Ryobi One+ Brushless Hammer Drill Kit Review (Model# P1813)

July 15, 2017 | by Fred (email) |

This tool review is part of our partnership with The Home Depot.

Stuff Lawyers Made Us Say: We’re partnering with The Home Depot to provide candid reviews of tools from a wide variety of manufacturers. The Home Depot is both providing the tools for free and compensating us; however, the opinions we express here are our own. Remember, we’ll always be up front with you when we’re receiving a free product, compensation, or both. And of course we always strive for objectivity in our reviews.

Whenever my serious DIY’ing friends ask me what they should look for in a drill/driver, I always encourage them to shop for two things: A drill/driver with a hammering capability, and a separate impact driver for driving fasteners into more difficult materials. While the cost for a hammer drill is higher than a regular drill, there are a few applications–particularly drilling masonry–where the hammer function is essential. It’s going to save you a ton of work, making the extra cost of the tool (usually around $50) well worth it. If you skip the hammer functionality and buy a regular drill/driver, should you need the hammer functionality in the future you’ll have to buy a whole new tool, which costs a lot more and is going to take up twice the space in your shop.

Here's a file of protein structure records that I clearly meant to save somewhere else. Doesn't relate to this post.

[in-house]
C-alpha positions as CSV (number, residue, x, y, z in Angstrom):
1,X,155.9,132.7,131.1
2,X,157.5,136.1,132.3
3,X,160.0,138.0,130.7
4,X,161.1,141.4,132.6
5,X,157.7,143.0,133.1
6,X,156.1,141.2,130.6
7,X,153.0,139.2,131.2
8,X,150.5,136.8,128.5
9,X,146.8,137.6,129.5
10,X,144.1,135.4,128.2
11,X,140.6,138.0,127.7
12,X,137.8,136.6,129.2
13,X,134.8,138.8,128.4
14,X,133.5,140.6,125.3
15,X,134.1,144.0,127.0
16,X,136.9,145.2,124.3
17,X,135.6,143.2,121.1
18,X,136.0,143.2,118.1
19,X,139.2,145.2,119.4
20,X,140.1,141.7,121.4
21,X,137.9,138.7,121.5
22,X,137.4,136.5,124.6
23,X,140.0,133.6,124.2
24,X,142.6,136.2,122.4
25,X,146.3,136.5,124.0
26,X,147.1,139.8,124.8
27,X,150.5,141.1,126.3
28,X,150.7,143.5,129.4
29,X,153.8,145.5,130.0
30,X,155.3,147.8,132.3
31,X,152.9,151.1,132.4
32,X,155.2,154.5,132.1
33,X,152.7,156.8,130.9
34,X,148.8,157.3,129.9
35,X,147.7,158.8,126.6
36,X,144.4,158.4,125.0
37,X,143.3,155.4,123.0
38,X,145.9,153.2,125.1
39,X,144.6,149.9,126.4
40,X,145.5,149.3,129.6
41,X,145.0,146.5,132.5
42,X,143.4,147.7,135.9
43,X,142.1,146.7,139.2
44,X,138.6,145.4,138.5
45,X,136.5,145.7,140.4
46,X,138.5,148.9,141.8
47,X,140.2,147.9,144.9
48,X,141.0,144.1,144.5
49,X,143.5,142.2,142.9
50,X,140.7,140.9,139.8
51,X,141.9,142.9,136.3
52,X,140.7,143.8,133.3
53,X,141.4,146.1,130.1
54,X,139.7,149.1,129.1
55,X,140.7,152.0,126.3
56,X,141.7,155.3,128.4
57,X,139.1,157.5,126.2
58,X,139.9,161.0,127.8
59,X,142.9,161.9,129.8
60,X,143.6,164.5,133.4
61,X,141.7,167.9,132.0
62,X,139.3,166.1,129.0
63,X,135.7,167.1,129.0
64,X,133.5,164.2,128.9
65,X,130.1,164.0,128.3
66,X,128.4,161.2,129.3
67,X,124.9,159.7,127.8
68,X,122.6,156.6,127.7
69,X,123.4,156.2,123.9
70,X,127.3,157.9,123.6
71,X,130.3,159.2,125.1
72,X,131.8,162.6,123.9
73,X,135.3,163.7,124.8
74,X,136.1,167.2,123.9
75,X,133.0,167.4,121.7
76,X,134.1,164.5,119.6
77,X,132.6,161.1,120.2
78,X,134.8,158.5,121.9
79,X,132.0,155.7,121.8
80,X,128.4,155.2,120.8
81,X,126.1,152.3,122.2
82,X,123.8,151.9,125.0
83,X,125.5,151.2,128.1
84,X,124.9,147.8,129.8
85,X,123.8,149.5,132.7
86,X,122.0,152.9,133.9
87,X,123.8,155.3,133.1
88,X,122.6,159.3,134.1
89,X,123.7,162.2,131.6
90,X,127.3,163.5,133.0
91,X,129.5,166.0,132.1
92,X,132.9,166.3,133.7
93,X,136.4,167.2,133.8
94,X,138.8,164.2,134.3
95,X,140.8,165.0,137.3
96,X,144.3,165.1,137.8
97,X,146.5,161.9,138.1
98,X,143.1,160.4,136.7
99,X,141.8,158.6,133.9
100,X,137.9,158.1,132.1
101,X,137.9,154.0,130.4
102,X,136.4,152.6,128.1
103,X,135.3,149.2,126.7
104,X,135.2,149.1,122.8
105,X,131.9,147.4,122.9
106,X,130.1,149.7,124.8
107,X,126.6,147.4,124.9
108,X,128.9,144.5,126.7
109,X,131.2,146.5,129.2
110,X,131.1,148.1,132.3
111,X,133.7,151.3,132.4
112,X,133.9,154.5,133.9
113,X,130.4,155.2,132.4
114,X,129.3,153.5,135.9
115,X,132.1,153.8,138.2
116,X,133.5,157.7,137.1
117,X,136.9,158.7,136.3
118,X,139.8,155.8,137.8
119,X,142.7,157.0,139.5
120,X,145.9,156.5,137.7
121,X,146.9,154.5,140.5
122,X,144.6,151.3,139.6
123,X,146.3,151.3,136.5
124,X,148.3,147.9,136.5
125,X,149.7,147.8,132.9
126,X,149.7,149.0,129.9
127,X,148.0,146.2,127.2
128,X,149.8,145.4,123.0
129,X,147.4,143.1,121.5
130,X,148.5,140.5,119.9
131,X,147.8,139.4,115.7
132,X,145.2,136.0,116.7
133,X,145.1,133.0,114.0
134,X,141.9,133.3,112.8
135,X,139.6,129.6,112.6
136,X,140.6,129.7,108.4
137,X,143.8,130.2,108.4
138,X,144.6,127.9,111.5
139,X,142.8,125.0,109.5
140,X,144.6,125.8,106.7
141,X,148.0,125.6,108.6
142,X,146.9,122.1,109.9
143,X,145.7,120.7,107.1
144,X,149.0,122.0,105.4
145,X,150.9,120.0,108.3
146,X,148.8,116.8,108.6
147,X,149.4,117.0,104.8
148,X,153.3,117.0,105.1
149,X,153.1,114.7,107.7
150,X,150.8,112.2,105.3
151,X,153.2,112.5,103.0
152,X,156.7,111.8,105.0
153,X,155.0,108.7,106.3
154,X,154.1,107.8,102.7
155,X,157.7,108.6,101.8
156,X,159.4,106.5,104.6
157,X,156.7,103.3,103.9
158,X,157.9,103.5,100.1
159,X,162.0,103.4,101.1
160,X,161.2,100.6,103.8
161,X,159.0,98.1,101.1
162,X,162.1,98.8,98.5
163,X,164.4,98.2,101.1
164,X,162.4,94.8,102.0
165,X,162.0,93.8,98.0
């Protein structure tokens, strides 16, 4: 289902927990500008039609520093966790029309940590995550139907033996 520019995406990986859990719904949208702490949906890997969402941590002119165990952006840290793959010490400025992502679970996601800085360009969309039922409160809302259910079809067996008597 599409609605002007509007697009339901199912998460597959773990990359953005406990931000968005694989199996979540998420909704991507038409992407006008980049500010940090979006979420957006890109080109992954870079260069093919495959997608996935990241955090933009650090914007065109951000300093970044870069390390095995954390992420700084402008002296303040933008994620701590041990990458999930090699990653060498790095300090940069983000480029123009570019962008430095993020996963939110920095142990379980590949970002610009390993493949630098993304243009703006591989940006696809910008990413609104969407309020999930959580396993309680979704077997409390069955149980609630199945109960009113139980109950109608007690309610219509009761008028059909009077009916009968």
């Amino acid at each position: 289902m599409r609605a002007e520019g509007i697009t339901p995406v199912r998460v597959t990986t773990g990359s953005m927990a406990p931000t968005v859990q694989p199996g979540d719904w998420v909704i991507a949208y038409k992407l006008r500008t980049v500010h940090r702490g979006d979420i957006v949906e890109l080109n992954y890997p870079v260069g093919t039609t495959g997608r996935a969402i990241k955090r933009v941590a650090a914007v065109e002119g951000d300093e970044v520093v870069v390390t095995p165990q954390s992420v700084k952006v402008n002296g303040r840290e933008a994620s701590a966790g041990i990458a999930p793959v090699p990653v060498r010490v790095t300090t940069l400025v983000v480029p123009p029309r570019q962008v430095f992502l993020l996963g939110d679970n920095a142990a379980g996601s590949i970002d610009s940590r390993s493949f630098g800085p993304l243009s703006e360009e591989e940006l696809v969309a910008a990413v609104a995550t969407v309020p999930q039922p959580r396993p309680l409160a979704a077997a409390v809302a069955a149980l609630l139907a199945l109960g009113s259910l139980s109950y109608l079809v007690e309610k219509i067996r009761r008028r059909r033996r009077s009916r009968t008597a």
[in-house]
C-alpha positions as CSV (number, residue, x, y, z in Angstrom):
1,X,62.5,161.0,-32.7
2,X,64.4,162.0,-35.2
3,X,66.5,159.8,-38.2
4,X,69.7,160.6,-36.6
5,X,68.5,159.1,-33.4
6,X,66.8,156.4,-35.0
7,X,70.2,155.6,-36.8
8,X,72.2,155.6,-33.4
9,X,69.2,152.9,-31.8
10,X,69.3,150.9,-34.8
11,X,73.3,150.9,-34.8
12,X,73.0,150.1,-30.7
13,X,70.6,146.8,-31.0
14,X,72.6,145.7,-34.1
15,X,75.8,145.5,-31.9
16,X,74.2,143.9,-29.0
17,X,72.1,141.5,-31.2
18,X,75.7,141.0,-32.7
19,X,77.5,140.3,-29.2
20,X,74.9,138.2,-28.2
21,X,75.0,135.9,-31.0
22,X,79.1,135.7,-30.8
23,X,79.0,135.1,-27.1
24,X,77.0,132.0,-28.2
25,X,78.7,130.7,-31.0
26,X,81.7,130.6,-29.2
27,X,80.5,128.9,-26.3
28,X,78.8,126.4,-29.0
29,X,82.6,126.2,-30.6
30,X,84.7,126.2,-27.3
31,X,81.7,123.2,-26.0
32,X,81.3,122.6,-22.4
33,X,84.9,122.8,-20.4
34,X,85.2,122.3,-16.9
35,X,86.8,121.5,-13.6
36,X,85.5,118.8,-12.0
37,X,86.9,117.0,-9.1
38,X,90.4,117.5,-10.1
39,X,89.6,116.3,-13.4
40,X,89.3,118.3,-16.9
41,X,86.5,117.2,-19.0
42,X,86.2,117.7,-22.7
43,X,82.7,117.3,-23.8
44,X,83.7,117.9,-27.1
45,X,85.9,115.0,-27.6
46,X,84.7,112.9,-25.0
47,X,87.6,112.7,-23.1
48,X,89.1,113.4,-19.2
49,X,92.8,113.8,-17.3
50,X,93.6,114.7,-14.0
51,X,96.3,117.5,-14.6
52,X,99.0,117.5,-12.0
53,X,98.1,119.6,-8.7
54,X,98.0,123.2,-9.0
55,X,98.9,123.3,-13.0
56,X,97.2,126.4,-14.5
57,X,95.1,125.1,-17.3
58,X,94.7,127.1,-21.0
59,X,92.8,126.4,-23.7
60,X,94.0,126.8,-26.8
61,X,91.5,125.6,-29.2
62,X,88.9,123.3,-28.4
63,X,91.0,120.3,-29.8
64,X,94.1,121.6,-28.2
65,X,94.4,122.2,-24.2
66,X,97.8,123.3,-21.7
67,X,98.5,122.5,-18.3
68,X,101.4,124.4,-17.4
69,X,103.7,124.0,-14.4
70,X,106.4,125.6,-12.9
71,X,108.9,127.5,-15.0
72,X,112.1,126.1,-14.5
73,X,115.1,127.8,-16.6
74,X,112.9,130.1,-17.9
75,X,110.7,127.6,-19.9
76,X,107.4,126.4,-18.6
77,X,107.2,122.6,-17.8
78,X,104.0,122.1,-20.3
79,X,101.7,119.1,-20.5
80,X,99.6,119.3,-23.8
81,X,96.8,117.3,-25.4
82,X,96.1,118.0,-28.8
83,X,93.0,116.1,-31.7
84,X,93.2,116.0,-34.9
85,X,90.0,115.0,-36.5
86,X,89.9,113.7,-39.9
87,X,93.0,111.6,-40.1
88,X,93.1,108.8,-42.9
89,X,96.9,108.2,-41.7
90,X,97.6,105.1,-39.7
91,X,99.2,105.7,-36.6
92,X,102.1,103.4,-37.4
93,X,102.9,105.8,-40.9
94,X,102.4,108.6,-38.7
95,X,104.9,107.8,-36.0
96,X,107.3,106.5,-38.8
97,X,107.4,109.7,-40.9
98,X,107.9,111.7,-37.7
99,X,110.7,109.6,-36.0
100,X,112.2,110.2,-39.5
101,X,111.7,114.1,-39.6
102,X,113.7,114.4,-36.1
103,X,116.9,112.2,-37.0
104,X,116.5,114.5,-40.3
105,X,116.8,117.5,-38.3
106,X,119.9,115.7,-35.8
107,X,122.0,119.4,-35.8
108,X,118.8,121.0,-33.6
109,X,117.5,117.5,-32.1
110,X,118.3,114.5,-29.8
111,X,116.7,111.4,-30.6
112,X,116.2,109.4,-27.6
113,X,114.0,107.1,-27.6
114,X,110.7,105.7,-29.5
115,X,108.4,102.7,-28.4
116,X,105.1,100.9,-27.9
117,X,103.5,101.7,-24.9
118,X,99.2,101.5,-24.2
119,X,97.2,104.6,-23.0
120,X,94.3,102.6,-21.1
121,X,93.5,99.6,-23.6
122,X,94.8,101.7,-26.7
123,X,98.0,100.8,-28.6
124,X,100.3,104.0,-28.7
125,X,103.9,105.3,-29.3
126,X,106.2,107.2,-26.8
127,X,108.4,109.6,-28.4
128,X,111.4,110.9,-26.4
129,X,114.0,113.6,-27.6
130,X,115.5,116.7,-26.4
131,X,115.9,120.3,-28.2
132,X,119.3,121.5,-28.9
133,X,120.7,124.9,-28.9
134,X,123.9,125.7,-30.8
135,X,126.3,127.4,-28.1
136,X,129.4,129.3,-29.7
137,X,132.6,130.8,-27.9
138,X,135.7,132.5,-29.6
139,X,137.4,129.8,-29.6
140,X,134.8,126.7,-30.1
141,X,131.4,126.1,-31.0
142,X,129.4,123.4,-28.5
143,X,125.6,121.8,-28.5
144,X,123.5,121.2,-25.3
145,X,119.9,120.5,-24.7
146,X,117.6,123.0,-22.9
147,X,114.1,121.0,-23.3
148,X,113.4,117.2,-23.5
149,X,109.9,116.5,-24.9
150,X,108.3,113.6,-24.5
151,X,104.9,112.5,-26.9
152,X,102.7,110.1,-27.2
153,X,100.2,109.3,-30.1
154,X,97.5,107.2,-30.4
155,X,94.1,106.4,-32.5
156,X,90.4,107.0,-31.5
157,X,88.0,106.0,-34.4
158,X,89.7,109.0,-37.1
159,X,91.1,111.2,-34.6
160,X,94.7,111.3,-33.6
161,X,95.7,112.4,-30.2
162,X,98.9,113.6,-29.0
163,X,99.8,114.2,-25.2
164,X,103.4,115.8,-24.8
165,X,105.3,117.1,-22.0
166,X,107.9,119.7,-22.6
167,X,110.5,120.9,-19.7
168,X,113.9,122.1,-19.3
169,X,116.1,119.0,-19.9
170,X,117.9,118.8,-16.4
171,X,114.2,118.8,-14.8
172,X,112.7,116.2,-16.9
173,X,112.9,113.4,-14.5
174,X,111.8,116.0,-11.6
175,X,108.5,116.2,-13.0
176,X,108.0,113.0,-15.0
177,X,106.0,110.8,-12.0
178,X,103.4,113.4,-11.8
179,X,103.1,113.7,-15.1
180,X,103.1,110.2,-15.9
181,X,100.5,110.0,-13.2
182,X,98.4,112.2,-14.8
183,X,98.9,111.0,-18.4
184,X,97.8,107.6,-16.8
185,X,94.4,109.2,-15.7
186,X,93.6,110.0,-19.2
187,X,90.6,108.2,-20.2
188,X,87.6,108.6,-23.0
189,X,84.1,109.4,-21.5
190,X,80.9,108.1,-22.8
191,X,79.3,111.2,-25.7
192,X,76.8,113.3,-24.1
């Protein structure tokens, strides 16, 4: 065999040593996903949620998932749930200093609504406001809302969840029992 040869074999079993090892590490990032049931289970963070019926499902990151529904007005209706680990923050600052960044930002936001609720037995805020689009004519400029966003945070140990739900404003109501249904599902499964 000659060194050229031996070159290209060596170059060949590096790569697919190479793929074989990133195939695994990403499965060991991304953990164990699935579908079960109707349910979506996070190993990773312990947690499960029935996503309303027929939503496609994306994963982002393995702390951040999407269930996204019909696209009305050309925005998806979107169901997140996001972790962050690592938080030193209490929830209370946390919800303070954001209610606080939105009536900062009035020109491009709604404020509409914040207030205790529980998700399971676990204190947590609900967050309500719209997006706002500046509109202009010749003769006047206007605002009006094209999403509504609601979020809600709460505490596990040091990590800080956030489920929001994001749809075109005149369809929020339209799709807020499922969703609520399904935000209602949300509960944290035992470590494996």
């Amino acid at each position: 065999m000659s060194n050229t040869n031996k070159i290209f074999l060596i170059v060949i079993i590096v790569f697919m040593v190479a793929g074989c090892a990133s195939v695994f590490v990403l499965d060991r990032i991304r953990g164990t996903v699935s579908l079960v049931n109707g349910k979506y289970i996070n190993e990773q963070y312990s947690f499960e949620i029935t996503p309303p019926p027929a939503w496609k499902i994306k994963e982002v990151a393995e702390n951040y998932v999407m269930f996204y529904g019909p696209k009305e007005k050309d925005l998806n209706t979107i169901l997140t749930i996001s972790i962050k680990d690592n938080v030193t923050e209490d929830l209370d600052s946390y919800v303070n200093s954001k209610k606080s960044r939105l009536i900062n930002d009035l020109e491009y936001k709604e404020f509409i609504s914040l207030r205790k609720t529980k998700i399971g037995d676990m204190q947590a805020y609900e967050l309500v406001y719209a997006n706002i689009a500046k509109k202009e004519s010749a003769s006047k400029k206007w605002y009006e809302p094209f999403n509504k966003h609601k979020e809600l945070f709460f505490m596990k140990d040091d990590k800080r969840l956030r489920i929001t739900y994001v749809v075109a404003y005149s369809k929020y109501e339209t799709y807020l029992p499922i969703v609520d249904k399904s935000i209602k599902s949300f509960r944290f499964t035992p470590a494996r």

With that in mind, let’s take a look at Ryobi’s One+ Brushless Hammer Drill Kit (Model # P1813)

Opening the Box

The P1813 Kit comes with the brushless hammer drill, one 4AH battery, a 30-minute rapid charger [love this!], a belt clip attachment, a detachable side handle, and instruction manual.

A Look at the Features of the Ryobi One+ Brushless Hammer Drill

Brushless Motor: Brushless motors have been commonplace among contractor tools for five years now and it’s great to see brushless tools now targeting the DIY line up. While there’s a deep technical discussion to be had around brushed vs. brushless motors, suffice it to say that brushless motors have less internal friction (and therefore less thermal energy loss) than their brushed counterparts. This means more power, longer run time, and longer tool life. The downside to brushless motors are that they are slightly more expensive to manufacture, and so costs are somewhat higher, though that gap has closed considerably in recent years.